What seems to be the going rates at DVinfo.net

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Old June 27th, 2005, 08:19 AM   #1
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What seems to be the going rates

Full day of shooting
Half day of shooting
Creating DVD's

Just looking for some ballpark numbers for what one might charge with experence and without experence, I could really use some guidance in this area
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Old June 27th, 2005, 08:26 AM   #2
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Moved to Business forum from XL2 forum.

The answer to this is going to be based largely on the local market you're in. It's primarily determined by the competition's rates, your own skill level, the value you're adding, whether you're working out of your home vs. working out of a walk-in retail location, and a variety of other factors.

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Old June 27th, 2005, 09:28 AM   #3
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well I will be shooting on site, and editing at my house. I am a beginning videographer, but I have editing experience.
I have heard from others around this area that it is about $125 per hour for shooting, and $100 per hour for editing, this sounds a little high for my experience. I don't want to charge to much, nor to little. I can adjust here and there, but I am just looking for a good starting place, can anyone volunteer some numbers?
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Old June 27th, 2005, 10:02 AM   #4
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One way of looking at things: If you don't know, then how would your clients know?

I'd look at charging two ways:
A- Charging enough so that you'd make X amount of dollars a year. Suppose you want to make the same as someone working a $20,000 mcjob. You'll need to pull in more than that, because:
freelance income is unsteady
freelancers have to do their own taxes (so whatever it costs for an accountant)
no benefits
business expenses
your hours may not be as great- lots of overtime and weekends and such

B- As much as you can. Listen to the client and be figure out what their needs are. If they feel you can meet their needs, they usually are willing to pay a lot. Remember: they really have no idea what video production costs.
Of course, I'm not trying to say you should try to milk them for every penny but you could quote based on how much your project is worth to the client.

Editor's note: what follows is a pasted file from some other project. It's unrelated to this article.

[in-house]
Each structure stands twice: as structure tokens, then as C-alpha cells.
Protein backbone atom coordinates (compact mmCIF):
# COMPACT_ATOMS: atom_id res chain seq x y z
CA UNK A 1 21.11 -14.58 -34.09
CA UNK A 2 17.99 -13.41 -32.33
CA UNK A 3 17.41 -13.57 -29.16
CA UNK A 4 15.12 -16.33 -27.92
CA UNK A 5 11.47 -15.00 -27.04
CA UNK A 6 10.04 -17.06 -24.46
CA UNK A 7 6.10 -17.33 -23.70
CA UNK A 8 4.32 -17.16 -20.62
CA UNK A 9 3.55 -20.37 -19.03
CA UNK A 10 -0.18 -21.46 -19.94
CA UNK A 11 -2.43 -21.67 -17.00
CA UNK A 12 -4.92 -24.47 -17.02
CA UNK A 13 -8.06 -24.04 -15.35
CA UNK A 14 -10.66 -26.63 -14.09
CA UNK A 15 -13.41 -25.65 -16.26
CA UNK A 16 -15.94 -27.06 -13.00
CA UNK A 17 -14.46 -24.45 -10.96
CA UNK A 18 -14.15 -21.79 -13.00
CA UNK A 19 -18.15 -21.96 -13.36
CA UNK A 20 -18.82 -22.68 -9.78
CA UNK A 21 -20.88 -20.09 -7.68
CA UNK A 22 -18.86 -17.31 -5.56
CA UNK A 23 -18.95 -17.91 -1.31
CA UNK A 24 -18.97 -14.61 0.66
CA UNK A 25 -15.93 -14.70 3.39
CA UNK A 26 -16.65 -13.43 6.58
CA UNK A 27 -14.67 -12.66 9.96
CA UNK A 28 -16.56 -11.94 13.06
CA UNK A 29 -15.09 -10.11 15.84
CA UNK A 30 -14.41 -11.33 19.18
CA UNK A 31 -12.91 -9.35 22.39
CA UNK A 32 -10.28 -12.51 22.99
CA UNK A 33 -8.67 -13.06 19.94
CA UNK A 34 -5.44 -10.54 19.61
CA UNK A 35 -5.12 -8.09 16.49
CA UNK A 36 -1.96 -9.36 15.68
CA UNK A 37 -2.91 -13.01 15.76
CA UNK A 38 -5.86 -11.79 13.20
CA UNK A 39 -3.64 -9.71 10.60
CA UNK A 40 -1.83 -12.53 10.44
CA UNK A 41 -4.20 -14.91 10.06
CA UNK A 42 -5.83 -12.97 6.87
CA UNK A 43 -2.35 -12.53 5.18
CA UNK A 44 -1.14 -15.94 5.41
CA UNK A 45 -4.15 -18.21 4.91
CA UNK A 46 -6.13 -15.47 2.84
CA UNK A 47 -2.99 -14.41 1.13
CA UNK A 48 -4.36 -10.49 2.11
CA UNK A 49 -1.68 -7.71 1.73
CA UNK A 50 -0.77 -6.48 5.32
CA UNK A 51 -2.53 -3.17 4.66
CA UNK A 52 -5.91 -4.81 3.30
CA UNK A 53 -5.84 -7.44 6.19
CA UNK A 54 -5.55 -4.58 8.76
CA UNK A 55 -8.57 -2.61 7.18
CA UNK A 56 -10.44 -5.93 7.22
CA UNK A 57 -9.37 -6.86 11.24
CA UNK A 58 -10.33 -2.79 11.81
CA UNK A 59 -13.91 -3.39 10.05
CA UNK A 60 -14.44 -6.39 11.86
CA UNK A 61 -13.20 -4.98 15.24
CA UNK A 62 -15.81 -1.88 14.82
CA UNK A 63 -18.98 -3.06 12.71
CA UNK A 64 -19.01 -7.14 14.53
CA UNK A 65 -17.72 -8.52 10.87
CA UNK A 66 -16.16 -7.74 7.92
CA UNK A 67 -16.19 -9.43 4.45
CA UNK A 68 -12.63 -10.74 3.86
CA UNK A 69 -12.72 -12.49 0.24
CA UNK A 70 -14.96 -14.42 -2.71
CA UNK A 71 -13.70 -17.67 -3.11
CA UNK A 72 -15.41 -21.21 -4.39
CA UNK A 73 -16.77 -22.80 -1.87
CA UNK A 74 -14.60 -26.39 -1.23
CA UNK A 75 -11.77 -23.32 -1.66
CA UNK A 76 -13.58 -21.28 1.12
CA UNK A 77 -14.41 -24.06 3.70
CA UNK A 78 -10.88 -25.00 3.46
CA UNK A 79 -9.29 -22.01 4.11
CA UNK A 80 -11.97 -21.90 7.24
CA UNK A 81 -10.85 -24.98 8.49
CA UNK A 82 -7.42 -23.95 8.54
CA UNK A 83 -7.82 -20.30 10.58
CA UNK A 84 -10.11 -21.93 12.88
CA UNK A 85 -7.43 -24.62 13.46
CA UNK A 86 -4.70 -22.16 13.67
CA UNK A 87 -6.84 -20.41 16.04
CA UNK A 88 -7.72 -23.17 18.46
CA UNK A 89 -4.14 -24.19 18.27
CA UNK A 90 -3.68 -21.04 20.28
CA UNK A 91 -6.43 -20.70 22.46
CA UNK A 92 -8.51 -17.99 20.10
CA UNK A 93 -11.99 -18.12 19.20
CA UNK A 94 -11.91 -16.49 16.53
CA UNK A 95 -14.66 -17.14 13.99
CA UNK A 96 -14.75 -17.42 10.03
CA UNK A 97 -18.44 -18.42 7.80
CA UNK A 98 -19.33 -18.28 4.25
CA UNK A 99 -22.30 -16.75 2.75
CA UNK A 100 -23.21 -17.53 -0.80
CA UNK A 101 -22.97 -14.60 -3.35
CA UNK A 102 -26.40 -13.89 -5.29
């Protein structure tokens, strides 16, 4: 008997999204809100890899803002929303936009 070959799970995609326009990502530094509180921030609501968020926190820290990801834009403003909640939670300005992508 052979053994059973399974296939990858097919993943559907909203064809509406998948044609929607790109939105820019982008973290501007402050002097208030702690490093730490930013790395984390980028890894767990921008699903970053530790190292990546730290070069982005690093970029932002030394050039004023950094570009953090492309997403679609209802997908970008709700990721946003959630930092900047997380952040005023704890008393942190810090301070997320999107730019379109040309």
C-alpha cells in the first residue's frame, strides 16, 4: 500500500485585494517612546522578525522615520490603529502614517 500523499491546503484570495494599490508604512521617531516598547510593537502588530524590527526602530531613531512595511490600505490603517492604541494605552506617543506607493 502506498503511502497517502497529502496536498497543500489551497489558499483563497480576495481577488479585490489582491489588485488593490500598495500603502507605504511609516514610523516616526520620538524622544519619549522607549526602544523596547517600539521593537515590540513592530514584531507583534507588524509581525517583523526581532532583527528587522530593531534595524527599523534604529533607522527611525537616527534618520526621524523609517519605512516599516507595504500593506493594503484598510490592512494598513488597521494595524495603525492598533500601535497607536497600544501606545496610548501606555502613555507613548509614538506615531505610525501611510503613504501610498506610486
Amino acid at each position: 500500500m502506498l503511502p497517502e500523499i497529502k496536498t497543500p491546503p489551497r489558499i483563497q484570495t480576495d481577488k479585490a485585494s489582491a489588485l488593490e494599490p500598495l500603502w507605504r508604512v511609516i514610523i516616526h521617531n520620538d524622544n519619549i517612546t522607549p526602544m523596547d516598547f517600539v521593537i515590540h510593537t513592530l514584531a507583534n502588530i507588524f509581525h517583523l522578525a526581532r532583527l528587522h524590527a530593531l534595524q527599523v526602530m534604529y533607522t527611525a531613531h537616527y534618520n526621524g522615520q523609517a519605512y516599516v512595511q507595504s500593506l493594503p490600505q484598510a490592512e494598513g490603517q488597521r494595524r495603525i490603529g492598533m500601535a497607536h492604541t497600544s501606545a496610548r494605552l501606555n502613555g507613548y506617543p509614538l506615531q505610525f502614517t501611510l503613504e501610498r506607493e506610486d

You can also get a little extra money through upselling the client.

C- As honest way to charge clients may be to charge based on how much the video is worth to them. This way they never really lose money, and you are compelled to increasing the value of your services.
If you charge hourly, it kind of rewards workers for being slow.
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Old June 27th, 2005, 03:10 PM   #5
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day / week rates

I've mostly seen day or weekly rates for cinematographers. Oftentimes, there is a discount for renting the cameraperson with the camera (the cameraperson owns the camera). Renting from a rental house increases the price for the camera. It kind of ensures the cameraperson gets work over others who don't own equipment. You can also be sure that the person who owns their own camera knows it inside and out. So for that reason, it's good to own gear.

I think it depends on what you're shooting, too. Doc? Feature? Wedding videos? I've asked a similar question recently, and noone has responded. I have 9 1/2 years of film school (undergrad & masters) in a pretty specific field. Even though I live in a fairly undeveloped film / video area -- I'll still charge A. what my skills are worth, and B. what are fair numbers to me.

Really, clients have no idea what the cost of production is. I recently negotiated over the span of 5 meetings down from TEN 15-minute films, down to a SINGLE 3-minute trailor (for the same dollar amount). Some people, I swear, think that if you're happy doing your work, that you'll practically work for free. I agree with Glenn, don't slit your throat just because you really like what you do -- that is -- DO factor in all those things. The way I made my most recent client open their eyes was by giving them a line-item budget. This basically showed them that by doing 10 films for $X, I would not only NOT be paid, but would incur most of the cost myself. Noone wants that (well, noone worth dealing with...) :)

So, don't be afraid to play hard-ball (or at least softball). Noone else will stand up for you, so do it for yourself / wife / husband / kids :)

Like I stated in my previous post, I've found rates around $350 a week just for the camera.... I just did a quick search for rental rates and one website listed $175/day or 475/wk (with camera, 20x lens, & 4 batteries). Fully loaded (matte box, extra lenses, etd.) the price jumps to $325/day or 900/wk.

As far as wedding videos, I've seen prices between $800 (by a high-school kid) to $1400+ for the package deal (shoot, edit, DVD copies). I live in a town of about 300,000...

hope this helps. if you're doing features there's a film budgeting program out there called "movie magic" -- donno if it's state of the art anymore, but it gives industry standard rates (union & non union) for just about anything you can think of... we used it in school.
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Old June 27th, 2005, 03:49 PM   #6
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Thank you for your help. I called around to several places in town that shoot and edit and got some ball park prices from them. I think I was able to give good prices for my experience and it still be worth while doing, i.e (paying for my equipment).
Again thanks for the replies I am looking up that info as soon as I finish typing this.
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